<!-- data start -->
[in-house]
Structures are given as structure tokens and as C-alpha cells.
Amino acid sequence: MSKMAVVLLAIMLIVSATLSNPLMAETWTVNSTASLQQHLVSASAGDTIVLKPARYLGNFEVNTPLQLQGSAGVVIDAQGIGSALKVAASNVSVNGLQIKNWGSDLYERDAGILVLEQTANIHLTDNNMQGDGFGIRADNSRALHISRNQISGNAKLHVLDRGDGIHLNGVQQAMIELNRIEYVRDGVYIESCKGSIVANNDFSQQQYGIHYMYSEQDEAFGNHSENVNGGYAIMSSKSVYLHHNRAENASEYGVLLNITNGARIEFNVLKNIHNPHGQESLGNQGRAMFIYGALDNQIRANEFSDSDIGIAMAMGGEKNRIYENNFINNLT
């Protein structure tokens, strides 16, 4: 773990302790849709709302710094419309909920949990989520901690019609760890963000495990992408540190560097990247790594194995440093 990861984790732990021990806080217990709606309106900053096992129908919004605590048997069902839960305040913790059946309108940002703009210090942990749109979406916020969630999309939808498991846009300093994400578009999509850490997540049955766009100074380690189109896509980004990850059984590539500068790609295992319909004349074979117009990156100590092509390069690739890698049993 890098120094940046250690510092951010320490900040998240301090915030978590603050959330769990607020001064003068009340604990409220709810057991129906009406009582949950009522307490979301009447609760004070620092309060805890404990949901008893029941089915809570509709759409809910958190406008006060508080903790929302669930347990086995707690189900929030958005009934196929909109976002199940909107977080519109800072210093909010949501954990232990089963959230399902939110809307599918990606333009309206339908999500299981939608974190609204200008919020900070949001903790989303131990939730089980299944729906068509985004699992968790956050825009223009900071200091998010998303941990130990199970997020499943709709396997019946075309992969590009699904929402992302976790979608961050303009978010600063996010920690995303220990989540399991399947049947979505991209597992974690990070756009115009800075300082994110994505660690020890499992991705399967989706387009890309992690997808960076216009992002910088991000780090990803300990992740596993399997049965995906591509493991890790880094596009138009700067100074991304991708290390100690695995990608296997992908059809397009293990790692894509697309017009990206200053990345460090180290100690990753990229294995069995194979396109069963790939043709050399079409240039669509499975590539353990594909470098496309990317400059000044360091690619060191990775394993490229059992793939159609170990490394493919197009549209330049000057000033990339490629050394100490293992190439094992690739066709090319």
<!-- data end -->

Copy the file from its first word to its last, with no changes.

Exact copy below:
[in-house]
Structures are given as structure tokens and as C-alpha cells.
Amino acid sequence: MSKMAVVLLAIMLIVSATLSNPLMAETWTVNSTASLQQHLVSASAGDTIVLKPARYLGNFEVNTPLQLQGSAGVVIDAQGIGSALKVAASNVSVNGLQIKNWGSDLYERDAGILVLEQTANIHLTDNNMQGDGFGIRADNSRALHISRNQISGNAKLHVLDRGDGIHLNGVQQAMIELNRIEYVRDGVYIESCKGSIVANNDFSQQQYGIHYMYSEQDEAFGNHSENVNGGYAIMSSKSVYLHHNRAENASEYGVLLNITNGARIEFNVLKNIHNPHGQESLGNQGRAMFIYGALDNQIRANEFSDSDIGIAMAMGGEKNRIYENNFINNLT
């Protein structure tokens, strides 16, 4: 773990302790849709709302710094419309909920949990989520901690019609760890963000495990992408540190560097990247790594194995440093 990861984790732990021990806080217990709606309106900053096992129908919004605590048997069902839960305040913790059946309108940002703009210090942990749109979406916020969630999309939808498991846009300093994400578009999509850490997540049955766009100074380690189109896509980004990850059984590539500068790609295992319909004349074979117009990156100590092509390069690739890698049993 890098120094940046250690510092951010320490900040998240301090915030978590603050959330769990607020001064003068009340604990409220709810057991129906009406009582949950009522307490979301009447609760004070620092309060805890404990949901008893029941089915809570509709759409809910958190406008006060508080903790929302669930347990086995707690189900929030958005009934196929909109976002199940909107977080519109800072210093909010949501954990232990089963959230399902939110809307599918990606333009309206339908999500299981939608974190609204200008919020900070949001903790989303131990939730089980299944729906068509985004699992968790956050825009223009900071200091998010998303941990130990199970997020499943709709396997019946075309992969590009699904929402992302976790979608961050303009978010600063996010920690995303220990989540399991399947049947979505991209597992974690990070756009115009800075300082994110994505660690020890499992991705399967989706387009890309992690997808960076216009992002910088991000780090990803300990992740596993399997049965995906591509493991890790880094596009138009700067100074991304991708290390100690695995990608296997992908059809397009293990790692894509697309017009990206200053990345460090180290100690990753990229294995069995194979396109069963790939043709050399079409240039669509499975590539353990594909470098496309990317400059000044360091690619060191990775394993490229059992793939159609170990490394493919197009549209330049000057000033990339490629050394100490293992190439094992690739066709090319």